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'It's deafening': Okotoks man doesn't relish living near pickleball court


An Okotoks man says the noise from a nearby pickleball court is so loud it might force him to move.

Robert Burns says he spent over 20 years building his home on Mountain street, a quiet tree-lined street on the north side of the town.  

Now, he says rising noise levels from the court behind his home are ruining his quality of life.

"We can't sit out here in the yard anymore," he said. "Inside, you have to have music on or some kind of background noise."

"It goes straight through the windows, and if you want to lay down and have a little nap or something, you’ve got to turn the radio on."

The pickleball court is open from 8 a.m. to 10 p.m. daily, and Burns says it is often in use that entire time.

Robert Burns complains the pickleball courts near his Okotoks home are too loud. Unlike tennis, which is played with a mesh racket and soft ball, pickleball is played with both a hard racket and a hard ball, making it much louder.

"Even one or two paddles is loud. It's the tone of it, the hard paddle and the hard ball, (the) plastic ball, is a very annoying sound," said Burns

 "When you get a dozen of them on there, it's deafening."

On Monday, Burns appeared before Okotoks town council where he called for the community to move the pickle ball courts to a setting further away from homes.

In his presentation, he quoted pickleball referee and engineer Bob Unetich, who wrote an article in Pickleball Magazine saying pickleball sounds are typically 70 decibels at about 100 feet (30.5 metres) from the strike of the ball.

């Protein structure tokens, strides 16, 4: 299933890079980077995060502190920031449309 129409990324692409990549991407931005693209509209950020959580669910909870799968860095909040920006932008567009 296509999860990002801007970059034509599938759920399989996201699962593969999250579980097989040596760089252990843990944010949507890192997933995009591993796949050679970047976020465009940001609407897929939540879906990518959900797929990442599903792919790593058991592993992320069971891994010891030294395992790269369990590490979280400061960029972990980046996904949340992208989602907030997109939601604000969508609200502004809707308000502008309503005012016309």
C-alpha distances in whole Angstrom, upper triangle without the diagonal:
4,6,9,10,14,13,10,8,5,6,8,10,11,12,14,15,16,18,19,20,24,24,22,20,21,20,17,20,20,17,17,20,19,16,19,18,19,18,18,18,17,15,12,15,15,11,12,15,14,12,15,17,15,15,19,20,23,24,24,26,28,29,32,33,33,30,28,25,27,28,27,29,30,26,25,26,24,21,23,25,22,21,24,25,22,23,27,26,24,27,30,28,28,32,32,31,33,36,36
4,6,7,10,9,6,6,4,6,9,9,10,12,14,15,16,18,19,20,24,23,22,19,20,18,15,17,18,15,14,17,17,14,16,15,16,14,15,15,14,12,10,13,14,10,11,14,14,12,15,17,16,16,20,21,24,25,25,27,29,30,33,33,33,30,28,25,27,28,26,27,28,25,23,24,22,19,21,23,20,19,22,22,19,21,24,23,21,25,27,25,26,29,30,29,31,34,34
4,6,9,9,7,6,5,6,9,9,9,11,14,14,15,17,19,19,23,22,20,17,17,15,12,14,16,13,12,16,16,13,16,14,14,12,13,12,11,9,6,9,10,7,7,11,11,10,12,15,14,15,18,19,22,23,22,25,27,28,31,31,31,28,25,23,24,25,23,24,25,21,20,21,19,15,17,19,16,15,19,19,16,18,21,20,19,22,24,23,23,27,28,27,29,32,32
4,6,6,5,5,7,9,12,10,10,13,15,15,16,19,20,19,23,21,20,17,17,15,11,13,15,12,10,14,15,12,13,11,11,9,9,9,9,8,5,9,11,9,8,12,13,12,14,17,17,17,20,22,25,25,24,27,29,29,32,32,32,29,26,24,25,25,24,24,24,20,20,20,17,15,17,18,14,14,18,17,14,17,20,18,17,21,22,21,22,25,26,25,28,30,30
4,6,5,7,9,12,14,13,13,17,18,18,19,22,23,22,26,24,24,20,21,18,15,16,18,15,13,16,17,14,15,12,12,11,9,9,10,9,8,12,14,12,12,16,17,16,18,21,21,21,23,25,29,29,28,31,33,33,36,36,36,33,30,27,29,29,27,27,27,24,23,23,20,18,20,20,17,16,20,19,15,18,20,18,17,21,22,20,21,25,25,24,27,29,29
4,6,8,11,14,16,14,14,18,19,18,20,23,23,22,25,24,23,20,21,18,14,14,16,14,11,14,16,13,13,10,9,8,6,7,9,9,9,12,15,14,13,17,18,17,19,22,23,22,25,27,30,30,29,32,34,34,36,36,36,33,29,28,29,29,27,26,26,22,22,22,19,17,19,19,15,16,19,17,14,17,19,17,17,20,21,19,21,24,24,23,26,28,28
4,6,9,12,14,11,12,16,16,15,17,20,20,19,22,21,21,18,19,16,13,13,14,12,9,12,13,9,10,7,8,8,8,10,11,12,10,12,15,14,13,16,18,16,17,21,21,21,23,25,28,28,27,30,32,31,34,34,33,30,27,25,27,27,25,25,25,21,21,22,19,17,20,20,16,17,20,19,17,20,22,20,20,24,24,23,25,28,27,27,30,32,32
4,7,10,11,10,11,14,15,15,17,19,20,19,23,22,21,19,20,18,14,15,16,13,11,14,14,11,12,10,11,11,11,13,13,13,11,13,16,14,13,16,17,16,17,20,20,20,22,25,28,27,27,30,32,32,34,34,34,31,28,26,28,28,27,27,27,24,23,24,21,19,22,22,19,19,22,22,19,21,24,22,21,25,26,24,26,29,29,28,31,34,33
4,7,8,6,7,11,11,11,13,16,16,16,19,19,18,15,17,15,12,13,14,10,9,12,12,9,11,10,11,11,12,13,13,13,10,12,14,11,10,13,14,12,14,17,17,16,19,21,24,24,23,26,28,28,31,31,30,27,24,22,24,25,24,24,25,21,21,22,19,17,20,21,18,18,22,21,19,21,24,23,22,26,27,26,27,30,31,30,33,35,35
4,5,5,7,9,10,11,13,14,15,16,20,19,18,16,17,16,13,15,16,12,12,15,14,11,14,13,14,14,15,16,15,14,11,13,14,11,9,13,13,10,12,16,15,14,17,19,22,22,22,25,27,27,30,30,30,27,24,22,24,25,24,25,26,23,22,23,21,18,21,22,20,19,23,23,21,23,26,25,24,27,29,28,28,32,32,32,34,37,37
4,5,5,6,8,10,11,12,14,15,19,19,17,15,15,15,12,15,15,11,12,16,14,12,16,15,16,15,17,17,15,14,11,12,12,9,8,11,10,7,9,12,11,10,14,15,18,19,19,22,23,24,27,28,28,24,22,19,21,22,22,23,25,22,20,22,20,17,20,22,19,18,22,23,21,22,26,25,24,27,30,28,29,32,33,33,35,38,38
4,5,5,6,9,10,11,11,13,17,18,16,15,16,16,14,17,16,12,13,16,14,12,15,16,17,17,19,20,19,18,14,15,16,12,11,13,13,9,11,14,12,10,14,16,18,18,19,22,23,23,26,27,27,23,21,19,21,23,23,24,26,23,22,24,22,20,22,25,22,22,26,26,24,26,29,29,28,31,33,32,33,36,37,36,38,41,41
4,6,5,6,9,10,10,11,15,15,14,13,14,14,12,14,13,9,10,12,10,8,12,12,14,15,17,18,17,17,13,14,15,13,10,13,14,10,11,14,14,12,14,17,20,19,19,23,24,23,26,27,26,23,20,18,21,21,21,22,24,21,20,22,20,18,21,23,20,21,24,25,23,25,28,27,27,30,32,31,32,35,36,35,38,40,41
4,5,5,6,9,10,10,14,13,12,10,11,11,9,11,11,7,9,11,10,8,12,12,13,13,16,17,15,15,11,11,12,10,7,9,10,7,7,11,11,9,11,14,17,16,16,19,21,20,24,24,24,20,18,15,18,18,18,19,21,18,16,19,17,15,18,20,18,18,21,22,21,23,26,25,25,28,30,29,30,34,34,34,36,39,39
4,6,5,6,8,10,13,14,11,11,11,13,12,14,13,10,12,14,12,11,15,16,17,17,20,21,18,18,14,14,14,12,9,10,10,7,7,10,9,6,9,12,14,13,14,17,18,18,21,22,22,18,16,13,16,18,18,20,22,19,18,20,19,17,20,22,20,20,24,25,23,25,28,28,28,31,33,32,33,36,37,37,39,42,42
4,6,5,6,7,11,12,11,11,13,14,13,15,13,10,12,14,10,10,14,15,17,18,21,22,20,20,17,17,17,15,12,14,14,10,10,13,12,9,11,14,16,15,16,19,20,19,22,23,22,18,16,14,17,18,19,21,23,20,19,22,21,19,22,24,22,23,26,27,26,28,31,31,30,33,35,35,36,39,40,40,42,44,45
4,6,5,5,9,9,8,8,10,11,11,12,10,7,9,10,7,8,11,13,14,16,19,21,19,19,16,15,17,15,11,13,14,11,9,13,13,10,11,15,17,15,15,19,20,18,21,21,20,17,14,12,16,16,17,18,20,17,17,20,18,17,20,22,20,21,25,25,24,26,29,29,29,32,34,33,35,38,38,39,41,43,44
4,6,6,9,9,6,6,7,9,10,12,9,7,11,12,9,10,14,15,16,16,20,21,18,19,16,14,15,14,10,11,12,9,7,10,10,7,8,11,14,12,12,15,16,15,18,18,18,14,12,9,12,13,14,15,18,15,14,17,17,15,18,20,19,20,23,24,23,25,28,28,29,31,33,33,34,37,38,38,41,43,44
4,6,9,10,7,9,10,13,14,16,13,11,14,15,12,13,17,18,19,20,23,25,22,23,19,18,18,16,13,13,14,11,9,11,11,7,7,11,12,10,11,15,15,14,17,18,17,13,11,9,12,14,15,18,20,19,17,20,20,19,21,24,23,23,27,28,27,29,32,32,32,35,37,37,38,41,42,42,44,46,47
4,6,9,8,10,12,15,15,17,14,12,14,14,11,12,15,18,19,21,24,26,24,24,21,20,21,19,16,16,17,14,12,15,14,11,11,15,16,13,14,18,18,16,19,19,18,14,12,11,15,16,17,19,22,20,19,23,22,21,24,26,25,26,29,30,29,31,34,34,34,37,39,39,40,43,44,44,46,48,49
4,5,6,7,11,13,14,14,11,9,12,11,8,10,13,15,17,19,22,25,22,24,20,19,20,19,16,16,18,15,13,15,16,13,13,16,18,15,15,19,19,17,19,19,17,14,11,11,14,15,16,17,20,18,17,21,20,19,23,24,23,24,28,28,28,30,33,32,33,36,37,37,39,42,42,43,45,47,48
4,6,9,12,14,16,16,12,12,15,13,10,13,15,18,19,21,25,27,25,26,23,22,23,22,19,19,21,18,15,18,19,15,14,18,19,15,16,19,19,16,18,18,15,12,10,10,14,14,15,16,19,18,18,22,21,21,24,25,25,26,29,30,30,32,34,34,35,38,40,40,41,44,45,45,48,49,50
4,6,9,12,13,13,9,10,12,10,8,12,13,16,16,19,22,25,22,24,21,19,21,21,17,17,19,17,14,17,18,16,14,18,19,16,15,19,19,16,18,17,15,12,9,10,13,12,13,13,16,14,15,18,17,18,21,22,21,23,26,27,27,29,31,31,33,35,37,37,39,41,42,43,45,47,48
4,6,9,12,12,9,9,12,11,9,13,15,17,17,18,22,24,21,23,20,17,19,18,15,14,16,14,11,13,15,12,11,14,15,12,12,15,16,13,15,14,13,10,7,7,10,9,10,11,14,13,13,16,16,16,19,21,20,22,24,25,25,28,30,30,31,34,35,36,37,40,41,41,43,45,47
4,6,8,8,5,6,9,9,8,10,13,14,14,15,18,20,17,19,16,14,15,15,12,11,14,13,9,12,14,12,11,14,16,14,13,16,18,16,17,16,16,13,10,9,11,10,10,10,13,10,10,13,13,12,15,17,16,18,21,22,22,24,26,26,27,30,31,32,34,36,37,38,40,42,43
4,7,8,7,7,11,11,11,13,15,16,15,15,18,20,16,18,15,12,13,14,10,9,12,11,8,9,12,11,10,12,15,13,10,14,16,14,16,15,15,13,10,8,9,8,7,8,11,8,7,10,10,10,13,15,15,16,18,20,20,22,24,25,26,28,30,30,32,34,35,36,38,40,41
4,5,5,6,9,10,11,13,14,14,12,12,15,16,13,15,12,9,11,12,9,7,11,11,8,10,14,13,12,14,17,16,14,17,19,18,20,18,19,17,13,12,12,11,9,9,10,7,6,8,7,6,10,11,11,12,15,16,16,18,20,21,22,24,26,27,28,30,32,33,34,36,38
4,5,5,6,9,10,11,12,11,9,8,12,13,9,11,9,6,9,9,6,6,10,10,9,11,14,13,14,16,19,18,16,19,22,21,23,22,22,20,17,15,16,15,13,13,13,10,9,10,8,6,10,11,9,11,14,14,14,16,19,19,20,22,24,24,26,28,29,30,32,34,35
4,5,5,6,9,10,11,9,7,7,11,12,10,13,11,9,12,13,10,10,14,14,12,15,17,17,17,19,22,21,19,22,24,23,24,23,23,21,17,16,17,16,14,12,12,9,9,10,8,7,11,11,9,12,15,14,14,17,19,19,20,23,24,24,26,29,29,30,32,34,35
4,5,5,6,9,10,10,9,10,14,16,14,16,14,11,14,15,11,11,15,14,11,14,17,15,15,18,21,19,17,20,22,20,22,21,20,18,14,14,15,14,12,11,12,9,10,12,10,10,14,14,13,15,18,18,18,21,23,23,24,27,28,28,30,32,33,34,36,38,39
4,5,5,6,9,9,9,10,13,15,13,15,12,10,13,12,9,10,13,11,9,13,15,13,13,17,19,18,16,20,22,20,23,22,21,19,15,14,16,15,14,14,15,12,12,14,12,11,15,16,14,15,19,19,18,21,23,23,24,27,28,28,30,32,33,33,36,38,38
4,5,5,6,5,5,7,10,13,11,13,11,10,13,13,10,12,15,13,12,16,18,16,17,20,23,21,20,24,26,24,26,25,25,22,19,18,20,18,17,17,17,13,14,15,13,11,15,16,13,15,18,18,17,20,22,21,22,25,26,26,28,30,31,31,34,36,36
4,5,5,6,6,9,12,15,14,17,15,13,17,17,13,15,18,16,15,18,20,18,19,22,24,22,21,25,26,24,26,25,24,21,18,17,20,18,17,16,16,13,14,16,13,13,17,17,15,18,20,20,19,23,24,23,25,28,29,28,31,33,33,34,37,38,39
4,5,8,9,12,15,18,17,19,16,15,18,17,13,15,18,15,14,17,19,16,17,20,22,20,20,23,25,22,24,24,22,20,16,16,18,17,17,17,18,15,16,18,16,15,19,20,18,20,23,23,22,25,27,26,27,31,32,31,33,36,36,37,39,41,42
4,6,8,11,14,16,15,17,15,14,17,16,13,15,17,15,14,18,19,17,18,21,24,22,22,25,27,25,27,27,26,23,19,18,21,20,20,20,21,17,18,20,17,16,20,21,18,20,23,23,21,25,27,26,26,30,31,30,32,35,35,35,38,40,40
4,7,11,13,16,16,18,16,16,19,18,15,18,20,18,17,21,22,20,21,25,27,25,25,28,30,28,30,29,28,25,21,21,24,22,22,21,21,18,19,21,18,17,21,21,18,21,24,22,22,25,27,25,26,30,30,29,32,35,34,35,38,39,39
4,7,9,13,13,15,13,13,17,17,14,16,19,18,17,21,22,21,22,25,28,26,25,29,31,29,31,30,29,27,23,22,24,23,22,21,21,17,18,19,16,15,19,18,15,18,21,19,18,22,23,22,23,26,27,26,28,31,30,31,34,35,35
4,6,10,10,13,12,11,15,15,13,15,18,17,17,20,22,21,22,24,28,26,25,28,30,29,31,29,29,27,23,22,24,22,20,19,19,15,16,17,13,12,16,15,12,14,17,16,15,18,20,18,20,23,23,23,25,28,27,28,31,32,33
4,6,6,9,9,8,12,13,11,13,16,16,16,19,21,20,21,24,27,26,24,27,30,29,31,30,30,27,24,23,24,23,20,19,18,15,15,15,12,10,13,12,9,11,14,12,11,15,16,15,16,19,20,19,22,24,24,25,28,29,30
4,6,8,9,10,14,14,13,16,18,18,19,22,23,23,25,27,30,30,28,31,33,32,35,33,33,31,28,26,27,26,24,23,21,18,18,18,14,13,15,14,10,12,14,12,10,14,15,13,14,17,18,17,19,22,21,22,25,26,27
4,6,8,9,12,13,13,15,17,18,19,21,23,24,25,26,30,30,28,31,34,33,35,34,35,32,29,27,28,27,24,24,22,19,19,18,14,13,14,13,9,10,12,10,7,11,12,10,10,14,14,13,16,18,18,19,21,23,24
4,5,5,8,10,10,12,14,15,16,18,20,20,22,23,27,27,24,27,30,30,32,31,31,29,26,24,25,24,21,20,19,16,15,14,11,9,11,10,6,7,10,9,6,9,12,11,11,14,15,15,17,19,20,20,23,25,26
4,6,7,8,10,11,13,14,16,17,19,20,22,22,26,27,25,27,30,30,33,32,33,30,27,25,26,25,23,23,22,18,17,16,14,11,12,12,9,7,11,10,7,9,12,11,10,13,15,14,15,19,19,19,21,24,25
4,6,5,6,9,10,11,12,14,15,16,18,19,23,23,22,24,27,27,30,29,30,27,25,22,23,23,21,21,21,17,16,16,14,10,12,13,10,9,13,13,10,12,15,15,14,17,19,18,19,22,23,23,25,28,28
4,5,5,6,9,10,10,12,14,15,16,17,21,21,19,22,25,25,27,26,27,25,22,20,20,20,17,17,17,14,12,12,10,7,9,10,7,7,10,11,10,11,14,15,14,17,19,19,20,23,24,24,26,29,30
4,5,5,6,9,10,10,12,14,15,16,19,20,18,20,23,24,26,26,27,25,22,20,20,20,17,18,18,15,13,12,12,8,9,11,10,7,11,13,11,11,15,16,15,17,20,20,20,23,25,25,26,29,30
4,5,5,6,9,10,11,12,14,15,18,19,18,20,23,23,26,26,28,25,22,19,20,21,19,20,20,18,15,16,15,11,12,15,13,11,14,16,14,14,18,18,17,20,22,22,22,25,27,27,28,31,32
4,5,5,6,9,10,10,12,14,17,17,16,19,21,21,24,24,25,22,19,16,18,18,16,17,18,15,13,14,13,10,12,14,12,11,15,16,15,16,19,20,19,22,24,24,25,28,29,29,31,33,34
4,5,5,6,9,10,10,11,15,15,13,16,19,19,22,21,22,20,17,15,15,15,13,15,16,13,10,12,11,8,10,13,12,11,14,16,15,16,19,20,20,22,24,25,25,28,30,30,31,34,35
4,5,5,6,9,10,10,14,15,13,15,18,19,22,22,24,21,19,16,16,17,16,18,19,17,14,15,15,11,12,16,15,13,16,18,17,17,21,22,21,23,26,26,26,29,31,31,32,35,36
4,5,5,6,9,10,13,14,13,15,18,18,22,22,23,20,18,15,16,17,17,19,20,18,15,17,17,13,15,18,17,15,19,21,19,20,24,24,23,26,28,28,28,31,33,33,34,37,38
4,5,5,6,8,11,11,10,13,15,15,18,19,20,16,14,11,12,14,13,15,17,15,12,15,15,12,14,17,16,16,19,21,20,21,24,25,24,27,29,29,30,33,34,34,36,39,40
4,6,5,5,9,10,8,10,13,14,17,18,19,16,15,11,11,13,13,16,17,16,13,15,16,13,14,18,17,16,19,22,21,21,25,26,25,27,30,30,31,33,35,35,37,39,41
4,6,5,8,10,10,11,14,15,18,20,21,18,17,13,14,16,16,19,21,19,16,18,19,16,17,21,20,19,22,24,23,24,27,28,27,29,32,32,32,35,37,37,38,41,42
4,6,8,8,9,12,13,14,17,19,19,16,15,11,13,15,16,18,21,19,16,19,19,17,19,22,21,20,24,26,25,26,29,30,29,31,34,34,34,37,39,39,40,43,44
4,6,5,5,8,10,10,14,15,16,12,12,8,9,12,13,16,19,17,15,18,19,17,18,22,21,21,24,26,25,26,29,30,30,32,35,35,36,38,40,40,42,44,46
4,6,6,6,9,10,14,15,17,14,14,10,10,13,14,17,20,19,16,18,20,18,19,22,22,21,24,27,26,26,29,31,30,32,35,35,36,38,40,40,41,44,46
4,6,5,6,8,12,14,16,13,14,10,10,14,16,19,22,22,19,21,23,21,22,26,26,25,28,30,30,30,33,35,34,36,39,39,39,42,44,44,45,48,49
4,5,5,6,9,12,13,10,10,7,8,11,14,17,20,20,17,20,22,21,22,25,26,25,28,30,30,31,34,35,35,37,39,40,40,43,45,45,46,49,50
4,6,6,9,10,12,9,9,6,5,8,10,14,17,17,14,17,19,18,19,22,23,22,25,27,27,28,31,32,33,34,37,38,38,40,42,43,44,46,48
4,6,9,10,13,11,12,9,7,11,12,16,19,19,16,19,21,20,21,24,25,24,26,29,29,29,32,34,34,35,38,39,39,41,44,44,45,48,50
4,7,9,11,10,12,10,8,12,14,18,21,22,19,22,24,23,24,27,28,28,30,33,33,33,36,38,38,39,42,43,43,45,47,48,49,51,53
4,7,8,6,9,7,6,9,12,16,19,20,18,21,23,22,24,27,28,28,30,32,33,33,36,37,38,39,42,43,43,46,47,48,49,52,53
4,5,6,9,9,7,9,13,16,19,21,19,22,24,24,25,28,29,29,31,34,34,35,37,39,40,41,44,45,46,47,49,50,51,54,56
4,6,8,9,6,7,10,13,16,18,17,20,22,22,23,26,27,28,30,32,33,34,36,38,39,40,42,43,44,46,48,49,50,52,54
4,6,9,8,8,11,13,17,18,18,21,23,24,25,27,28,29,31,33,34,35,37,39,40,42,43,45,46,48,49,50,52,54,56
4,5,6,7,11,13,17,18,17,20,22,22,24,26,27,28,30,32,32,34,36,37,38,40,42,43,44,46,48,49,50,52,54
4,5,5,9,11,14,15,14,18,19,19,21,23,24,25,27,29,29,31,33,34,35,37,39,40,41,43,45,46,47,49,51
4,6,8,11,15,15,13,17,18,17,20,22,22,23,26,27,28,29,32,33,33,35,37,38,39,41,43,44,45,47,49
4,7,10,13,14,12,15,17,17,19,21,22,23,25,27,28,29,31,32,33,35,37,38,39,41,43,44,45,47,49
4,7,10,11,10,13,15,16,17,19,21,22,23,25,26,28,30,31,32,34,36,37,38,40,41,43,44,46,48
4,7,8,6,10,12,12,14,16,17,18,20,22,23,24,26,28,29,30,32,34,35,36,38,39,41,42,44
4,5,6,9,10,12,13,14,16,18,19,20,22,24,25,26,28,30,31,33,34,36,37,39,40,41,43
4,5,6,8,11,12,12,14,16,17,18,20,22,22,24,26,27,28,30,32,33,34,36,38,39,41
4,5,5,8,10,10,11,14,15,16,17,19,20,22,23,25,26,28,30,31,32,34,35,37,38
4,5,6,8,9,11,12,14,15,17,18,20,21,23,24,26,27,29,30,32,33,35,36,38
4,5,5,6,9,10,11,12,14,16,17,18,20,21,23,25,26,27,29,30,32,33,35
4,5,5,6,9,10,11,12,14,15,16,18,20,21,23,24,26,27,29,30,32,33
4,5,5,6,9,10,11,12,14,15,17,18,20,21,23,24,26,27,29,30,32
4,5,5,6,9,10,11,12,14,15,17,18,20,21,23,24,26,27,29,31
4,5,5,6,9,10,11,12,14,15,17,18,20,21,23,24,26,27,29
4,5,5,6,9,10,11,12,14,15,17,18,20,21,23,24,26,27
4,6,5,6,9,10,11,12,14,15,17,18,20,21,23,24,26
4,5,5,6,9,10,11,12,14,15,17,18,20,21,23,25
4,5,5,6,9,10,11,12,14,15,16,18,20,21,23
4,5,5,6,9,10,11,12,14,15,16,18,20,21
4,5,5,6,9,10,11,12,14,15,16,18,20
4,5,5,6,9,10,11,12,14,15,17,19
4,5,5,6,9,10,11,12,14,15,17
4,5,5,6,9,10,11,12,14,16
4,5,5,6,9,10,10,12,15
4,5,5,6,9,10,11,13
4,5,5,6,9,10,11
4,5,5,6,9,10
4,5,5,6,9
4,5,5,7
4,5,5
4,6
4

In the article, Unetich noted typical residential noise levels are about eight times lower (40 Db).

Robert Burns complains the pickleball courts near his Okotoks home are too loud. Burns also pointed out to council that in other jurisdictions where similar concerns have been raised, they have been settled through the courts.

"I don't want to see pickleball stopped, though," Burns said.

"In an Ontario case, a  judge put a lock on the courts immediately, and the town was scrambling to try to find a place for pickleball as well.

"I hope this town doesn't get to that point, where a judge has to intervene and shut things down with nowhere to go for the pickleball courts."

Okotoks does have a noise bylaw, but at the Monday’s meeting, councillors heard that no noise testing has been done near the pickleball courts. 

During the meeting, councillors committed to studying the noise and working with pickleball stakeholders on a mitigation plan.

That report is due back at town council on June 12. 

Burns says he has consulted a lawyer but has not filed a suit against the town.

He says if nothing is done to quell the noise by August, he will have to reassess his options. Top Stories

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